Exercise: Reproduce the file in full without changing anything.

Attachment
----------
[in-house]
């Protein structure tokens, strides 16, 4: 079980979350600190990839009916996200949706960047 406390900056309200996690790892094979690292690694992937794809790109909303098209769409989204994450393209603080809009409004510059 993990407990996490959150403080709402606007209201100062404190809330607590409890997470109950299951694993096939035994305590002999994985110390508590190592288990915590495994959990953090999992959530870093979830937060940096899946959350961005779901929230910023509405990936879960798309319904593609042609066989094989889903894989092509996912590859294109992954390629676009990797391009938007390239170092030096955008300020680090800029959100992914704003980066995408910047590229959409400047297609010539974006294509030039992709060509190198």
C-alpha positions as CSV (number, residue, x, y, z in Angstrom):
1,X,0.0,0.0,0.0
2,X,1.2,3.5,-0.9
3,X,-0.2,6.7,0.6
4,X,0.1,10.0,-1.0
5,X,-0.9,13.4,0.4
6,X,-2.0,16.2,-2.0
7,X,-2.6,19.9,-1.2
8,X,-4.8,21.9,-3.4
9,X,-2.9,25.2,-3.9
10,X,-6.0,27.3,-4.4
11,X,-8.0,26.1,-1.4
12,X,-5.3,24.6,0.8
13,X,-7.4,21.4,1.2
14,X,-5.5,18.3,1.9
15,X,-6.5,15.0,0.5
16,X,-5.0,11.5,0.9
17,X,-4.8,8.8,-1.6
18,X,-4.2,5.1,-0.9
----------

[in-house]
């Protein structure tokens, strides 16, 4: 079980979350600190990839009916996200949706960047 406390900056309200996690790892094979690292690694992937794809790109909303098209769409989204994450393209603080809009409004510059 993990407990996490959150403080709402606007209201100062404190809330607590409890997470109950299951694993096939035994305590002999994985110390508590190592288990915590495994959990953090999992959530870093979830937060940096899946959350961005779901929230910023509405990936879960798309319904593609042609066989094989889903894989092509996912590859294109992954390629676009990797391009938007390239170092030096955008300020680090800029959100992914704003980066995408910047590229959409400047297609010539974006294509030039992709060509190198």
C-alpha positions as CSV (number, residue, x, y, z in Angstrom):
1,X,0.0,0.0,0.0
2,X,1.2,3.5,-0.9
3,X,-0.2,6.7,0.6
4,X,0.1,10.0,-1.0
5,X,-0.9,13.4,0.4
6,X,-2.0,16.2,-2.0
7,X,-2.6,19.9,-1.2
8,X,-4.8,21.9,-3.4
9,X,-2.9,25.2,-3.9
10,X,-6.0,27.3,-4.4
11,X,-8.0,26.1,-1.4
12,X,-5.3,24.6,0.8
13,X,-7.4,21.4,1.2
14,X,-5.5,18.3,1.9
15,X,-6.5,15.0,0.5
16,X,-5.0,11.5,0.9
17,X,-4.8,8.8,-1.6
18,X,-4.2,5.1,-0.9